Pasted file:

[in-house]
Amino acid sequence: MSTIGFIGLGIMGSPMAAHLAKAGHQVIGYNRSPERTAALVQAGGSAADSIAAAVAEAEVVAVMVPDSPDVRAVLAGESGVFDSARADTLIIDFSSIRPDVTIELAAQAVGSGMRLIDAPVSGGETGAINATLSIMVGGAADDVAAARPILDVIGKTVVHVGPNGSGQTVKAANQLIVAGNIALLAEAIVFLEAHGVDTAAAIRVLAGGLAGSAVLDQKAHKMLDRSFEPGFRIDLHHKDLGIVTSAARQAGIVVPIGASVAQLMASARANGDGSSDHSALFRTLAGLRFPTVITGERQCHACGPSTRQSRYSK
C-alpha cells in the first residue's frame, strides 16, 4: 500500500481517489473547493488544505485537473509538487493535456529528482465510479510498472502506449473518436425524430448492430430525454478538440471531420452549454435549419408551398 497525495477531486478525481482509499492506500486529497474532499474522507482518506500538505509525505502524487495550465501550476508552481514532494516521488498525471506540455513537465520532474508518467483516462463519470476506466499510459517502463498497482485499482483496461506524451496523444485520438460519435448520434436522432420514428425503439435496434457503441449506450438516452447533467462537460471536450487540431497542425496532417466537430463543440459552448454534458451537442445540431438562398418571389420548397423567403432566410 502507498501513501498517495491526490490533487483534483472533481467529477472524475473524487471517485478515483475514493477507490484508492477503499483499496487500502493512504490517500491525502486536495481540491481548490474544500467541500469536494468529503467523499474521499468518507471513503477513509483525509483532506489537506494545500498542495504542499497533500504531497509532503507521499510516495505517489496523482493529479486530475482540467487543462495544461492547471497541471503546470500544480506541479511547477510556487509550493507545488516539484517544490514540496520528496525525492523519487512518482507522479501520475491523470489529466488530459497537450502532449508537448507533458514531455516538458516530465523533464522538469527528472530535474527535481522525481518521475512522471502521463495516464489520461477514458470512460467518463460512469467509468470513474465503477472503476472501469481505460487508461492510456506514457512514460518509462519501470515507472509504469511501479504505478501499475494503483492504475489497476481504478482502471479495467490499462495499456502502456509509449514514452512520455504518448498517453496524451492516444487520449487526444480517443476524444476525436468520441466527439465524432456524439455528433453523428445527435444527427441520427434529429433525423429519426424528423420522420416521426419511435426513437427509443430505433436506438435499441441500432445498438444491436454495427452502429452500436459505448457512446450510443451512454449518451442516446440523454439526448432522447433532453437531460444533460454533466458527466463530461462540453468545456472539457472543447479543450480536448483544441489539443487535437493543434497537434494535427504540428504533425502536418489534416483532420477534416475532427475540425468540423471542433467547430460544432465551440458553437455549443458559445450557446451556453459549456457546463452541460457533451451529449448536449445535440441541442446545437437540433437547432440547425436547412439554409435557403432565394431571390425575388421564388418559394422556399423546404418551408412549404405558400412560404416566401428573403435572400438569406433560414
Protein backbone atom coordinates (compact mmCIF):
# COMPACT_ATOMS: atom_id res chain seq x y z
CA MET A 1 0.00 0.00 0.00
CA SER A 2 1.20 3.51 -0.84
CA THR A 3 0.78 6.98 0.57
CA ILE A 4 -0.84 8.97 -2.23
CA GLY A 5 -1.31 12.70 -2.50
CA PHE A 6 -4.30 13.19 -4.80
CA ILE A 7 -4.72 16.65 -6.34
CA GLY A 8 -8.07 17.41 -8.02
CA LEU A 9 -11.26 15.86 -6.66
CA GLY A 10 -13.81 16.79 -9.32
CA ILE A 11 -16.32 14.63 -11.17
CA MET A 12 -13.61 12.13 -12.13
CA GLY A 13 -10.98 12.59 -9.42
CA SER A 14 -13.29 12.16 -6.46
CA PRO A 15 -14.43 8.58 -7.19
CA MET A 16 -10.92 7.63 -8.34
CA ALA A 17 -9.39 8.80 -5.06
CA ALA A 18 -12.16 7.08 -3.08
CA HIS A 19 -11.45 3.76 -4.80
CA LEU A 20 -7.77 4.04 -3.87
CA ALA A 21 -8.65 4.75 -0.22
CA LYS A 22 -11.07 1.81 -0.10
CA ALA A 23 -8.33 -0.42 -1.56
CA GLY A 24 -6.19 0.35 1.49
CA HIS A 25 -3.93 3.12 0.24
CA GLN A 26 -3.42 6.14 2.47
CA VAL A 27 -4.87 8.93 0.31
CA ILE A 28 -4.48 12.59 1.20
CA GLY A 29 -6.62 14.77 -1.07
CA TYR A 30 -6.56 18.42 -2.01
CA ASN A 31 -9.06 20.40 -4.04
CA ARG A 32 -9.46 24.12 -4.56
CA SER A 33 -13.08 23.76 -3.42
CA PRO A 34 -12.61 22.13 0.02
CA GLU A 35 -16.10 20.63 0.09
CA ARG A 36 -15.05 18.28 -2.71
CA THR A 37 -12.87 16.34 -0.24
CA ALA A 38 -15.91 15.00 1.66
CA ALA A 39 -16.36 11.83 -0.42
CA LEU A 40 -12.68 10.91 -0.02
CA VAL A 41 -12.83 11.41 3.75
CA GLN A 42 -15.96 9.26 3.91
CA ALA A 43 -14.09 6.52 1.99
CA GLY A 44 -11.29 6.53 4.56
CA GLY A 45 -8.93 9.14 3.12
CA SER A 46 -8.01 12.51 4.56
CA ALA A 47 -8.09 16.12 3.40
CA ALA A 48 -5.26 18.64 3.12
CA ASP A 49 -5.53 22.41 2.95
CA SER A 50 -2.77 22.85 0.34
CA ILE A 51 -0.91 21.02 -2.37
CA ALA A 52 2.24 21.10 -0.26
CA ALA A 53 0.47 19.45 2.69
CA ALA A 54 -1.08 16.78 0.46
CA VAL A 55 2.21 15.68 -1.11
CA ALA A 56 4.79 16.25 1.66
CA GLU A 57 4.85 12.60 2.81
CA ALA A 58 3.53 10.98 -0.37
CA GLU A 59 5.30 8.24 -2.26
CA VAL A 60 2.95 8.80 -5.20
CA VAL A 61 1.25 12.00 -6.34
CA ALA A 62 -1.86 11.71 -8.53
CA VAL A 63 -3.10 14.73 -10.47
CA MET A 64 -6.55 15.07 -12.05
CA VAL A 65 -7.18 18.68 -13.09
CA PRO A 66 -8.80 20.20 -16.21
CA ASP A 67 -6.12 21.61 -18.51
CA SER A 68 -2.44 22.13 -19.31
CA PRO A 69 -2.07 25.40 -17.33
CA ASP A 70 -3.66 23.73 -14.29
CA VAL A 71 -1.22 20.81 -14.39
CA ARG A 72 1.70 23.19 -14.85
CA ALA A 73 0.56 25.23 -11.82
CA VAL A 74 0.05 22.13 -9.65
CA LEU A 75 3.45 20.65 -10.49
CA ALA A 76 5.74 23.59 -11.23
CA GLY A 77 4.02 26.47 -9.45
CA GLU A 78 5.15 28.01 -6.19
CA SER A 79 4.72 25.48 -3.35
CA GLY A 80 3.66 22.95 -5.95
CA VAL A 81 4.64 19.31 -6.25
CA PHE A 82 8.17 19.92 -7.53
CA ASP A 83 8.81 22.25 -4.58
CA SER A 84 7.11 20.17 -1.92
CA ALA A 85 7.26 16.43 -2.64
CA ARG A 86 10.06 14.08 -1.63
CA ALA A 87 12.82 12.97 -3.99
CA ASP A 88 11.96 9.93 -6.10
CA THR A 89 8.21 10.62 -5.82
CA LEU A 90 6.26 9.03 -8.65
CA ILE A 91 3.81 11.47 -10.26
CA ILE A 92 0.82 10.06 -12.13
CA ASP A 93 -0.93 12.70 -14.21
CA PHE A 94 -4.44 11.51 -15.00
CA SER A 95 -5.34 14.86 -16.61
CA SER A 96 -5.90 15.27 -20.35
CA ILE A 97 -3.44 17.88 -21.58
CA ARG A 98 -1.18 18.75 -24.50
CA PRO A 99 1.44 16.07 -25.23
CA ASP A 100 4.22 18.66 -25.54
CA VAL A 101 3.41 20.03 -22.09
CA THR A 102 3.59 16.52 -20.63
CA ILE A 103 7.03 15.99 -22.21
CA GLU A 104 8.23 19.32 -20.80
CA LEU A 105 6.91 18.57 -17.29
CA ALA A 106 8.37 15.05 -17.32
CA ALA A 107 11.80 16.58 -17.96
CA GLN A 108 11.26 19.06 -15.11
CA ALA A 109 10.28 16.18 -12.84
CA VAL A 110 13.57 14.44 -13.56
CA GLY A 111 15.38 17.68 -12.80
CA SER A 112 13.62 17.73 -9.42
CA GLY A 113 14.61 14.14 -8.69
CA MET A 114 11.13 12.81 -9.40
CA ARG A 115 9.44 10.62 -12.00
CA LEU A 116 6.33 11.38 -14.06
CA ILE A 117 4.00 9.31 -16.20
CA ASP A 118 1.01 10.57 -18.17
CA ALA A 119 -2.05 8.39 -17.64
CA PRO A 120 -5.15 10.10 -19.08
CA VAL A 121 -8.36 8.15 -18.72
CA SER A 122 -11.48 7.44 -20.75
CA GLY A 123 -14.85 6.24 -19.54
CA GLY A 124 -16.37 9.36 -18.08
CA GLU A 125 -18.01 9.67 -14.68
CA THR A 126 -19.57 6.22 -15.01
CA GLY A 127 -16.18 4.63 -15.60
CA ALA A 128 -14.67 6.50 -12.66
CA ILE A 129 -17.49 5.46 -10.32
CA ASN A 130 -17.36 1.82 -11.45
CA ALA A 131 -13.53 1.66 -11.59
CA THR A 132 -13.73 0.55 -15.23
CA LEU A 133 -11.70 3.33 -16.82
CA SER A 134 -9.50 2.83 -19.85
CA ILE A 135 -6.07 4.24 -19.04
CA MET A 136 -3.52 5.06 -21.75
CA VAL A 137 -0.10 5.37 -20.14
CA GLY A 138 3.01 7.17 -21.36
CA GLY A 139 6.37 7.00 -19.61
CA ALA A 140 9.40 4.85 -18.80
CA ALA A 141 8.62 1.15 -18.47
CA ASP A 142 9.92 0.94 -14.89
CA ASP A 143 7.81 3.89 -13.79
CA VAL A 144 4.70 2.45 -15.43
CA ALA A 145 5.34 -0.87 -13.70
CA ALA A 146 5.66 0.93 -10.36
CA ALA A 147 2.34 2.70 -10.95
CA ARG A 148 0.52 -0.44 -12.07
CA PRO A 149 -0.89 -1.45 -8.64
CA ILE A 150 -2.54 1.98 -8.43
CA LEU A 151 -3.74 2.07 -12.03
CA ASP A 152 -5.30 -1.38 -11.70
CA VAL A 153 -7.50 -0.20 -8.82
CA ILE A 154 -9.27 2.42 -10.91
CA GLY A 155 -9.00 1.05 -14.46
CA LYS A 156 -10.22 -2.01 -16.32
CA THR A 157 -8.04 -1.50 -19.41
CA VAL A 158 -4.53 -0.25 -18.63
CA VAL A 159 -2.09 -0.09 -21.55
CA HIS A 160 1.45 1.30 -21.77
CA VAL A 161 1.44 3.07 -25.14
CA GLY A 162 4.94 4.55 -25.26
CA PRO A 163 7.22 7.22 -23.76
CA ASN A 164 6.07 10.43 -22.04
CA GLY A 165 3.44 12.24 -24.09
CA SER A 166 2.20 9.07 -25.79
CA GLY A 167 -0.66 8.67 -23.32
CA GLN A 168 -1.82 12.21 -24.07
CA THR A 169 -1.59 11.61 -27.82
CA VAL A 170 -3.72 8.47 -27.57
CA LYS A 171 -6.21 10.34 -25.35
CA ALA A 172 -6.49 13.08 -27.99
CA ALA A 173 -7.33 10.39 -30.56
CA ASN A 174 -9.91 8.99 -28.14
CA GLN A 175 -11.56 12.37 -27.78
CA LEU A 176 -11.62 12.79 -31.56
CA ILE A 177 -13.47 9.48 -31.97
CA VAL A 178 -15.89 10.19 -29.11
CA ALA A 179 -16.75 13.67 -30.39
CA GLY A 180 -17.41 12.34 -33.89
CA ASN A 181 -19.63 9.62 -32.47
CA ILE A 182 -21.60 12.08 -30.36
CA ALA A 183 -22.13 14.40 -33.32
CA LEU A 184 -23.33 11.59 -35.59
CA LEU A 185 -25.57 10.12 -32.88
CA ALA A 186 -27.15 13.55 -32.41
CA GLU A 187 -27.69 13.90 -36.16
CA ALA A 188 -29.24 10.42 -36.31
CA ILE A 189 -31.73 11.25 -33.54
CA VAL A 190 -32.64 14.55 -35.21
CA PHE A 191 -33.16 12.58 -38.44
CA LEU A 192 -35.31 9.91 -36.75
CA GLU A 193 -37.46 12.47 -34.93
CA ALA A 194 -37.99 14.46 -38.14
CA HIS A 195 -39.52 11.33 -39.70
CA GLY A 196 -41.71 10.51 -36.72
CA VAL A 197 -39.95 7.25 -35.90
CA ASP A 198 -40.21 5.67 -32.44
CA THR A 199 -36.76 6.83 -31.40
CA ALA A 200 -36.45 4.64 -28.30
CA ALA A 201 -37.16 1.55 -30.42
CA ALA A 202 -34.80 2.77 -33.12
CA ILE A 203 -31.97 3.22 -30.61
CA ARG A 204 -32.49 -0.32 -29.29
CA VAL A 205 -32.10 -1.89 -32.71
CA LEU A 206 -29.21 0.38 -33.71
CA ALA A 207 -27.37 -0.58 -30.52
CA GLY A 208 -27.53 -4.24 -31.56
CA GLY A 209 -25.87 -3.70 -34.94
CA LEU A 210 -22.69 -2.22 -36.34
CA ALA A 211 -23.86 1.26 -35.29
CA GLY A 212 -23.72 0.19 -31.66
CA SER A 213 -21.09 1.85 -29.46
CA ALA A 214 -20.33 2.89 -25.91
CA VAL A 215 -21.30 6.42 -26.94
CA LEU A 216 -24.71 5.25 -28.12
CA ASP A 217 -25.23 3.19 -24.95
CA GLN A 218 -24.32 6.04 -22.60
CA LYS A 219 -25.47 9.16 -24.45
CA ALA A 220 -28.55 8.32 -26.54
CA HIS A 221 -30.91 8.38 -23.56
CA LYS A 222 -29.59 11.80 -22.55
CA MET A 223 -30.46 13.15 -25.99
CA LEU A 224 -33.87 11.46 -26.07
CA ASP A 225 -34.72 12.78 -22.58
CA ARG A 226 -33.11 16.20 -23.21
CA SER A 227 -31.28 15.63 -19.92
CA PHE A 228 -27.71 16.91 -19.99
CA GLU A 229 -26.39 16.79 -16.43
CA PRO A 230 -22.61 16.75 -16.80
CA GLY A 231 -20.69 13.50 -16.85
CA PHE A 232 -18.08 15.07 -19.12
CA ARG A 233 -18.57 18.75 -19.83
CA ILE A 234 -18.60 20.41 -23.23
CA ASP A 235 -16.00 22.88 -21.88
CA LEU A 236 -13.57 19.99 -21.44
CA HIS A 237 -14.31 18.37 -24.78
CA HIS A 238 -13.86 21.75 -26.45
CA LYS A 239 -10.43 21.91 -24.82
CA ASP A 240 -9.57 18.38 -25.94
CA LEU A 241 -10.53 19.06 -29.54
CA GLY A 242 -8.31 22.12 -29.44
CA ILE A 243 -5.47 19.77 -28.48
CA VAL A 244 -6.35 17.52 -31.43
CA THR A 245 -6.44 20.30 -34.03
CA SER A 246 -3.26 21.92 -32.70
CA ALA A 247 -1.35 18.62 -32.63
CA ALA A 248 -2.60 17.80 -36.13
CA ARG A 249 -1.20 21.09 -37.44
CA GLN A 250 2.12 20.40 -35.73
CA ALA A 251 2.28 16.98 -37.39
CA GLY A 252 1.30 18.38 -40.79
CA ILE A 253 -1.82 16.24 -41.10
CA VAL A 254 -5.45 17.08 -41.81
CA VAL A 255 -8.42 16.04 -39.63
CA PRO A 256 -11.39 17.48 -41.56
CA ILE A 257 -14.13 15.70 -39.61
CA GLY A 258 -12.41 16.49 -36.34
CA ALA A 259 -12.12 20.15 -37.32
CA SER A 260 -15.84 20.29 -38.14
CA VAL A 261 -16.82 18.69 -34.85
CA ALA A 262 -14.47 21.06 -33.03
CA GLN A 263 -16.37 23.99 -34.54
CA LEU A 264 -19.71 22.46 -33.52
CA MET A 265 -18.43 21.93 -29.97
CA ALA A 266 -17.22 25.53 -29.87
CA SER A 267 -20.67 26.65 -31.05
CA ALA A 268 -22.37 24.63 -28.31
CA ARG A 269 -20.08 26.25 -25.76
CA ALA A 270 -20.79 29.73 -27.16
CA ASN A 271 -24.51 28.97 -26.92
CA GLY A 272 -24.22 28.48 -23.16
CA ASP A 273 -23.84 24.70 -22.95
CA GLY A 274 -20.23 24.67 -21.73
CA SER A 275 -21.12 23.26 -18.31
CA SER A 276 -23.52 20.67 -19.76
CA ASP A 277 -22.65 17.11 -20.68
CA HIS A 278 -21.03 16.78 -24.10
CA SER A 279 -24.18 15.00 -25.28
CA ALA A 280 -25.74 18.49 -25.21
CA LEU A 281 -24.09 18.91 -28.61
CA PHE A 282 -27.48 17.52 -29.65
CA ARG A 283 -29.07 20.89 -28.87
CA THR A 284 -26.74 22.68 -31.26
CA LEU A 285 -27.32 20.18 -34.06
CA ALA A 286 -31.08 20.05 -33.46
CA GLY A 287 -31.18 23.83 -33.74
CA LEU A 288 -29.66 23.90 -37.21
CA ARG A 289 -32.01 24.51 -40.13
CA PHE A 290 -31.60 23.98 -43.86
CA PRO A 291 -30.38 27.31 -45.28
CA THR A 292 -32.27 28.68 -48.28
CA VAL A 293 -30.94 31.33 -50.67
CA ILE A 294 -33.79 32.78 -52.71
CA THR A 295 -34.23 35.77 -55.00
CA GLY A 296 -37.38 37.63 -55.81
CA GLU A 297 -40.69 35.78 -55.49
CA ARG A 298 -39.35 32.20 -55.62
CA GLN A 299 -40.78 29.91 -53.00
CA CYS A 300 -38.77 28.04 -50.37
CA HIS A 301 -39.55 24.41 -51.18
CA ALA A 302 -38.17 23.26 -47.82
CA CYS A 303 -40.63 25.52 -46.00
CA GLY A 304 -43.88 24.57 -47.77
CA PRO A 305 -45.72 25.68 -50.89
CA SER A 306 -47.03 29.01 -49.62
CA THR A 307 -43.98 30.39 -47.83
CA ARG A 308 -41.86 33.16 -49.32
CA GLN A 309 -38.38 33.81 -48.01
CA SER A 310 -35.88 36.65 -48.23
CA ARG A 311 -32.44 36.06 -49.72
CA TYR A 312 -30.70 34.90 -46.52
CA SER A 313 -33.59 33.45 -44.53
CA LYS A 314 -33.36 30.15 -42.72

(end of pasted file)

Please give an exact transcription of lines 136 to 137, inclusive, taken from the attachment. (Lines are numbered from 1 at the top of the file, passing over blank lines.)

CA ALA A 131 -13.53 1.66 -11.59
CA THR A 132 -13.73 0.55 -15.23